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Google, Apple and Microsoft all want kids to think they’re cool — so they’re taking the battle for future technology consumers into the classroom.

On Tuesday, Microsoft (MSFT, Tech30) announced a new lower-priced Surface laptop and a special version of Windows 10 just for students. It’s a major push to reclaim some of the education market that has been eaten up by Google over the past three years.

Google’s success has pushed Apple and Microsoft to to focus on affordable hardware — combined with simplified management options to appeal to schools.

Google’s Chromebooks have been an unexpected hit with schools. They’re inexpensive laptops running the Chrome operating system churned out by various manufacturers, and they can cost as little as £145.

In 2016, 12.6 million mobile PCs and tablets were shipped to grade schools in the U.S. — and Google’s Chromebooks made up 58% of those sales, according to Futuresource Consulting.

And cheap hardware is only part of Chromebooks’ allure. Schools gravitate toward Chromebooks because they make the Herculean task of managing an entire student body’s IT easier.

“Google was so successful because they offered a simple means of managing and distributing technology,” said Christopher Voce, an analyst with Forrester. “A teacher could easily administer and control the apps that were on a Chromebook without much effort.”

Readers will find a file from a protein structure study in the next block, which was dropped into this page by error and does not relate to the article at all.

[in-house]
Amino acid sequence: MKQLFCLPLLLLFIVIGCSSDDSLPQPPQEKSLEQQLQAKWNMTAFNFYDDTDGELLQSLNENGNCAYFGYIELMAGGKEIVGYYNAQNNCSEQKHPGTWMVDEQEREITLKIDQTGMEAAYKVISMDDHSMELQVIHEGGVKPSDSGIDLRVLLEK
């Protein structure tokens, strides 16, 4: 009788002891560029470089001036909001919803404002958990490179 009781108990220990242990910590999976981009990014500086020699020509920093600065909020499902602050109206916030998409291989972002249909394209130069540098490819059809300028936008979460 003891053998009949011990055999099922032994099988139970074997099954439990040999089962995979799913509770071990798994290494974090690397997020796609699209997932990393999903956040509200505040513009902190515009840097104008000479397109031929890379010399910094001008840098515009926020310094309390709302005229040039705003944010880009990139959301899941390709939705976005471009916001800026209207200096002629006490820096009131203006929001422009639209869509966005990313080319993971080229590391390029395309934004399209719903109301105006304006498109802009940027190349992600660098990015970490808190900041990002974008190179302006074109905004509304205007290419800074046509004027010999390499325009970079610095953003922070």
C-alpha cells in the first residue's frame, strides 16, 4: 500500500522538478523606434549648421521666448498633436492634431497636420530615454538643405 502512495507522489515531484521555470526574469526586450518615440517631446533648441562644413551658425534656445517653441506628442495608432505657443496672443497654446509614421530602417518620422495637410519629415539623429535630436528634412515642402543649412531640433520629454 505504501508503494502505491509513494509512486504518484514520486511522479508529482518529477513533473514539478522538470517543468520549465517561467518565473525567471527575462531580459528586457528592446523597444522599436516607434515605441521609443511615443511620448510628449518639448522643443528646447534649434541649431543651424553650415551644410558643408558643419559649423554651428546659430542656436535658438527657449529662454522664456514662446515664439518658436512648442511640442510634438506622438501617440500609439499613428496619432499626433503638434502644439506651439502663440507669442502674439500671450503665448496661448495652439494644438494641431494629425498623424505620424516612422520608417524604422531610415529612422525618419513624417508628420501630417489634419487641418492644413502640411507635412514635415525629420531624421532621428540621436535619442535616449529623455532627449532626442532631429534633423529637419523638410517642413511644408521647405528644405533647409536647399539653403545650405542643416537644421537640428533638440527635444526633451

Microsoft’s new Windows 10 S revealed on Tuesday aims to help teachers too. The operating system limits which apps students can download and locks their settings. Apps can be downloaded only from the Windows Store, in a “walled garden” approach that Apple perfected on iPhones and iPads. Apple (AAPL, Tech30) itself created an app called Classroom for managing multiple devices.

The companies are playing a long game. Education is where many trends take root, like cloud email platforms. Google’s style of simplified management could trickle up to large companies, saving them money with each massive app upgrade.

School is also where kids decide what they like.

“Certainly there are dollars they’re competing for, but more so they’re indoctrinating students into a way of engaging with tech,” Voce said.

Many kids get their first taste of PCs in schools, especially now that so many use only cell phones outside the classroom.

For example, even when Apple was struggling for mainstream appeal, the company had a strong presence in schools. That early exposure could have contributed to the current generation’s fondness for all things Apple.

Unfortunately for the company, the success of Chromebooks has also cut into Apple’s education revenue. Like Microsoft, it’s trying to fight back.

In March, Apple announced a new iPad that seemed pretty conventional. It didn’t add any flashy new features and wasn’t significantly more powerful than previous versions. But that didn’t matter: It had a lower price tag, starting at £253, and was made for schools.